Trine 2: An Excellent Puzzler for Your Adventuring Party
Platform: PlayStation 3 Xbox 360 PC
Number of players: 1 to 3
Release date: December 7, 2011
Industry rating: Everyone
If you’ve never heard of the Trine series, it isn’t surprising. This side-scrolling, puzzle platformer was released in 2011 on PC and has even kept up with the times by releasing on nearly all platforms, the newest being the Switch earlier this year.
Should you check out the Steam page for Trine 2, it’s gotten overwhelmingly positive reviews and had a few expansions released as well since its initial release. For the sake of continuity and brevity, I’ll be sticking in this review to the main game on the PC version of Trine 2, mostly for nostalgia purposes.
Trine 2 focuses on three main heroes, a wizard named Amadeus, a knight named Pontius, and a thief named Zoya, taking place sometime after the conclusion of the previous game. The Trine, an artifact established during the last game to bind together souls, has called them all and sent them into a wilderness that they had never heard of before.
Once there, they stumble across a talking flower, who asks for help retrieving her sister from the other side of the forest. I won’t spoil any of the story for you, but it’s unique and captivating. For the story-driven gamers, this is worth it to check out.
Puzzling Your Way into Adventure
With the PC, you’ll want to use a USB controller for maximum efficiency. You might want to grab two other friends and spare controllers as well. This game is best played with three people, each playing as one of the heroes. Each hero has their own set of abilities and is needed to help move through the world in tandem.
Amadeus can move objects, as well as creating blocks and planks to build with, best used to create height and the ability to get the party around. Pontius is the heavy hitter of the group, dealing and blocking damage for your more squishy heroes. If you prefer more mobility in your hero, Zoya is a great choice, as she can grapple across the screen and has ranged arrows to do damage. With these abilities, you navigate your way across the world in sometimes crazy and chaotic ways.
Putting the Team Back unto Co-op Games
This game is built entirely on teamwork, and it’ll show you who your real friends are. At least, who the biggest jerk in the group is. Each person has their own health meters, a la Gauntlet, and should you die, you can be respawned by your partners at the next checkpoint.
There are also skill trees that each hero can add skill points. All of the accumulated points go into a pool that is shared between all players but don’t worry too much about them if you follow the wrong skill progression.
The skill trees can be reset at any time with no penalty. These add some great variety to the game and can change up some of the solutions to the puzzles. You’ll find yourselves in the middle of a debate on which skill tree to build off of now and wait until later.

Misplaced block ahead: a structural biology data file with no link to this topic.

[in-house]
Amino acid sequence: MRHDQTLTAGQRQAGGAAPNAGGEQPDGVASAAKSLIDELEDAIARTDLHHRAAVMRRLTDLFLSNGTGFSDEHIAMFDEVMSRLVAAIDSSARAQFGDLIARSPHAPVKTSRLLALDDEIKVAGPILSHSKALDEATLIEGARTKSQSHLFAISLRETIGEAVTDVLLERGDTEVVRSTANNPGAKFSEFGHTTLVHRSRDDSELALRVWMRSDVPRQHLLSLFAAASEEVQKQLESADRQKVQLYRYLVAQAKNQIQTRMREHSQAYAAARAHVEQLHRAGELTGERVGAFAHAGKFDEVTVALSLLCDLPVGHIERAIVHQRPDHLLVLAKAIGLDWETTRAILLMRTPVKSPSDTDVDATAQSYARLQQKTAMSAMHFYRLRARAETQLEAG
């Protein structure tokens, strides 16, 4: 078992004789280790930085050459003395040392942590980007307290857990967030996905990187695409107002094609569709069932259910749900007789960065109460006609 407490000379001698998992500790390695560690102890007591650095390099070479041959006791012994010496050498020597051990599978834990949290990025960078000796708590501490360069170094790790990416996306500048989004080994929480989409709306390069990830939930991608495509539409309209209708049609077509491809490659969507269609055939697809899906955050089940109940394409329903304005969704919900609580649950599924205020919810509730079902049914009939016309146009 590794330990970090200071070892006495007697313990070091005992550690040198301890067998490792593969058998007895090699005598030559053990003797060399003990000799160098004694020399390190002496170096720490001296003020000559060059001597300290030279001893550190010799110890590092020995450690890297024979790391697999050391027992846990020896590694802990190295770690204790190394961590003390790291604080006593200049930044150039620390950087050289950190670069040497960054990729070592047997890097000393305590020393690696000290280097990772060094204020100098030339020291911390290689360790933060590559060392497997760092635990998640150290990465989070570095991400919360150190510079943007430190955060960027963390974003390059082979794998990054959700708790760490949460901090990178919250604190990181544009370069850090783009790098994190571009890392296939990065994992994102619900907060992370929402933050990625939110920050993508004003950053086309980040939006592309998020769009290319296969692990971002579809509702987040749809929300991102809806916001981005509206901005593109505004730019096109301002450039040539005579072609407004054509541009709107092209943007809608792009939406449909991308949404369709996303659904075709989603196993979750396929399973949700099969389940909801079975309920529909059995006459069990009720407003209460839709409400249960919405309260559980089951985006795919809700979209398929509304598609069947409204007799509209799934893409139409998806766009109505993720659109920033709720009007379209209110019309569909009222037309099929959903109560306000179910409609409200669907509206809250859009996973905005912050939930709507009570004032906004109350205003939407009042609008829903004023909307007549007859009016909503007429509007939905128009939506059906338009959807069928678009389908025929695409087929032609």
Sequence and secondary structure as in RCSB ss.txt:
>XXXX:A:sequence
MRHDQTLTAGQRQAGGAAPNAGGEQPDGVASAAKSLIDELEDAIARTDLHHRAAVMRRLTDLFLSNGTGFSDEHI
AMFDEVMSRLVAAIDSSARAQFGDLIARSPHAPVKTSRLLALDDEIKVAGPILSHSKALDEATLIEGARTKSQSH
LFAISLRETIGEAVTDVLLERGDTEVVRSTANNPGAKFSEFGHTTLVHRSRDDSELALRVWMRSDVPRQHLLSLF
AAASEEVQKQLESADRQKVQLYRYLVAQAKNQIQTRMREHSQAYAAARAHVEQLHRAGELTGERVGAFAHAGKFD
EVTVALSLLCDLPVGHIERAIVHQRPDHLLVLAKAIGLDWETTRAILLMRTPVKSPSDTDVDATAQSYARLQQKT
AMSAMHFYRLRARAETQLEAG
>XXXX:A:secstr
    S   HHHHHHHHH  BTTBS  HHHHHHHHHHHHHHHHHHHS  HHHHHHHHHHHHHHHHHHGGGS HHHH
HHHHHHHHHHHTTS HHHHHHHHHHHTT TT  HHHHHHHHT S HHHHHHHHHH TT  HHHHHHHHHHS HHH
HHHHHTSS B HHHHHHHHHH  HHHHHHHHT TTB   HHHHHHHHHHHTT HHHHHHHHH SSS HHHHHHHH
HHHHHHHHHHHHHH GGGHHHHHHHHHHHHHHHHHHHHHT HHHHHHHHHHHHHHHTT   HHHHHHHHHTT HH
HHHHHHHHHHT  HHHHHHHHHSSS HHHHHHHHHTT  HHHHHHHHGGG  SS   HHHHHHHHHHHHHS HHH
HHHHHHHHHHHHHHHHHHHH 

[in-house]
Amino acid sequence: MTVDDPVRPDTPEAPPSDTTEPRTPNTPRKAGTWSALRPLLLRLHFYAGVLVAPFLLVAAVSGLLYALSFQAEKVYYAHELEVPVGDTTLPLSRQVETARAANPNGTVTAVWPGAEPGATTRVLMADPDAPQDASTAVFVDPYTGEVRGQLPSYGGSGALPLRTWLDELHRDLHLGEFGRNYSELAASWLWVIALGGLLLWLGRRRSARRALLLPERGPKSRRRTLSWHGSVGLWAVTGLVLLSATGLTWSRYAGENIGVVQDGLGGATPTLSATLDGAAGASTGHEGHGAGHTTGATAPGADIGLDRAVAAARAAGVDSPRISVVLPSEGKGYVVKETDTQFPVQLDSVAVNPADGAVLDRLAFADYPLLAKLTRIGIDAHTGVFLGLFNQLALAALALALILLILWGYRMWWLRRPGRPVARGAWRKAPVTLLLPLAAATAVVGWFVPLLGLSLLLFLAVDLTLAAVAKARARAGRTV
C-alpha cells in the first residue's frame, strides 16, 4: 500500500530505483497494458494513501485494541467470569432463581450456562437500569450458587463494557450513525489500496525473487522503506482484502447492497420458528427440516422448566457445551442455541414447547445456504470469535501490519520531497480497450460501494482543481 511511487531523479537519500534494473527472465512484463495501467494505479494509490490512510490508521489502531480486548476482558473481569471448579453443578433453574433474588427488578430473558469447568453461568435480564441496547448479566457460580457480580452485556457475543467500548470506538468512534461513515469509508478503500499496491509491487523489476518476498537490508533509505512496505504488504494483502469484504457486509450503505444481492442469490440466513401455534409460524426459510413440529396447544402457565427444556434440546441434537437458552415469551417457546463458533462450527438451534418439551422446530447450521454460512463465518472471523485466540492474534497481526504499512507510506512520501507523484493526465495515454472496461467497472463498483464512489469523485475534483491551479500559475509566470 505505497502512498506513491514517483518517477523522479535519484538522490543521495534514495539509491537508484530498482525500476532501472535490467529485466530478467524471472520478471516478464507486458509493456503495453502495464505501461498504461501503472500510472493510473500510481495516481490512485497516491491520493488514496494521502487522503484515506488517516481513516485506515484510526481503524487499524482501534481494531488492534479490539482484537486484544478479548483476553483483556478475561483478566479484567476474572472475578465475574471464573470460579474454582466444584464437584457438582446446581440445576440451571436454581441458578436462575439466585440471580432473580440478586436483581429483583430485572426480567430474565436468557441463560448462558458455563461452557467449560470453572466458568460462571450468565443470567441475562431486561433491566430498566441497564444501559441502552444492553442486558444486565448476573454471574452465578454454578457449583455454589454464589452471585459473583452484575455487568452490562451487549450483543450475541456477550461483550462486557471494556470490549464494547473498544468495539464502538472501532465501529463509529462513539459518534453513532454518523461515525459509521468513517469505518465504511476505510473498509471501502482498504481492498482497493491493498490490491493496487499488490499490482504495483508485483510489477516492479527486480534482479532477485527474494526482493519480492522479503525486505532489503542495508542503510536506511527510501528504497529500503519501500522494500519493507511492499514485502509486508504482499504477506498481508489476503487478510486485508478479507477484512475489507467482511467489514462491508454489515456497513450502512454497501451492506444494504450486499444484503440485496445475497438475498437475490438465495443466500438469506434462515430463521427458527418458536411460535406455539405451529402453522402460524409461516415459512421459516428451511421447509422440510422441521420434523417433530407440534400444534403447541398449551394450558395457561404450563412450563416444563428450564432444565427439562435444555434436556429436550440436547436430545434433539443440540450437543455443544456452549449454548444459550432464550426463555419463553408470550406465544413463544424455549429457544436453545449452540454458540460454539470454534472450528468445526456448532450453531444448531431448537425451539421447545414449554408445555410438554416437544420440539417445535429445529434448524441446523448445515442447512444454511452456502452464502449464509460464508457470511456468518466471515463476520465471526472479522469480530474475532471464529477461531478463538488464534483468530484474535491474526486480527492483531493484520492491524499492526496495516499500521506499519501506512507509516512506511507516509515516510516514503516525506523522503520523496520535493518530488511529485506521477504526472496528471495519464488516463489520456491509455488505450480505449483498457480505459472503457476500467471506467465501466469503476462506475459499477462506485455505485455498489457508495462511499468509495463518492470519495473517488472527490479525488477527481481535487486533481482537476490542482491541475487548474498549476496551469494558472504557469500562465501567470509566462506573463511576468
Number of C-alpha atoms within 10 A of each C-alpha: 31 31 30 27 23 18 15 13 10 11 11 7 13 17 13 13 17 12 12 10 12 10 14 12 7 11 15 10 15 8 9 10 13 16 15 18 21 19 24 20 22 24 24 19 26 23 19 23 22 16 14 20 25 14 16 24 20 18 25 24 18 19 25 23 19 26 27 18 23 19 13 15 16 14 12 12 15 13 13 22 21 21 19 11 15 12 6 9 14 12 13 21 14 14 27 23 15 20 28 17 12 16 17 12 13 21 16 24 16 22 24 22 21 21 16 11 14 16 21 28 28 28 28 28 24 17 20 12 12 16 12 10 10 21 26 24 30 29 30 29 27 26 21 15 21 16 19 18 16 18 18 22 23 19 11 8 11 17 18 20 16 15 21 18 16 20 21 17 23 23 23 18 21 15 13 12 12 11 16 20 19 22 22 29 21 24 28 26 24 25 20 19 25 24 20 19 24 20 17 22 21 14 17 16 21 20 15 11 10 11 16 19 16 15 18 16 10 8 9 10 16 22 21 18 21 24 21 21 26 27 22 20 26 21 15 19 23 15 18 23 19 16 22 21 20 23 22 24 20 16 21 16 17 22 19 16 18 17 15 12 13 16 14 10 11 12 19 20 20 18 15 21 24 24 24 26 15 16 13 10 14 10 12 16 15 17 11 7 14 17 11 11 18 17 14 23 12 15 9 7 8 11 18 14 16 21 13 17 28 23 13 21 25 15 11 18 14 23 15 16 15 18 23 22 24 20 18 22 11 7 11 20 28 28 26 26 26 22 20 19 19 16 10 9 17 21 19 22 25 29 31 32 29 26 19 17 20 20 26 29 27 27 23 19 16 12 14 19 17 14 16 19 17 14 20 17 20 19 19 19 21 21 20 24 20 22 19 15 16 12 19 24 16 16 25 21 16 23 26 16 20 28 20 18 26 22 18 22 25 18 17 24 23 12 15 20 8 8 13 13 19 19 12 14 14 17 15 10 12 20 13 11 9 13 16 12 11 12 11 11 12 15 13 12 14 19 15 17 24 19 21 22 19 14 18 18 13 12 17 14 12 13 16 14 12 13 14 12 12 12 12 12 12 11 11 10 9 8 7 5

The game’s progression is laid out similarly to levels in standard platforming titles, but it won’t feel like it. When my friends and I played the first few areas, you’re hitting checkpoints, dying, respawning and coming back that it feels more like a continuous experience. The ability to navigate the world is heightened in this way.
The Ethereal World of Trine
The world that Frostbyte created is absolutely stunning, with a dark and ethereal atmosphere. The background is layered in such a way that it looks as if the scenery is part of a world that expands beyond the boundaries of the screen. Everything from enemies to set pieces seems slightly exaggerated in the fantasy style, but it doesn’t detract from the gameplay in any way.
The visual elements shine and add personality to each setting you explore, from the Academy to the forest. While it is stunning, the best part of the environment is how it provides more of a challenge to the game.
If you ask me about the replayability for this game, I will give it a resounding yes. With each new set of people you play with, the gameplay will be different because each challenge laid at your feet have different solutions for each one. This is one you can keep coming back to over and over again.
Trine 2 is one of my favorite puzzle games out there. It’s challenging, and you can change up your experience with each hero and even solving the problems for each level can be solved differently every time that you play.
If you were to grab this game on Steam now, it’s in the $20 range, and there’s even a 3-pack that you can buy for yourself and two buddies for $40. The best news is that Frostbyte announced last month that the fourth game in the series, Trine 4: The Nightmare Prince will be released later this year. All the games in the Trine series are definitely worth at least one playthrough.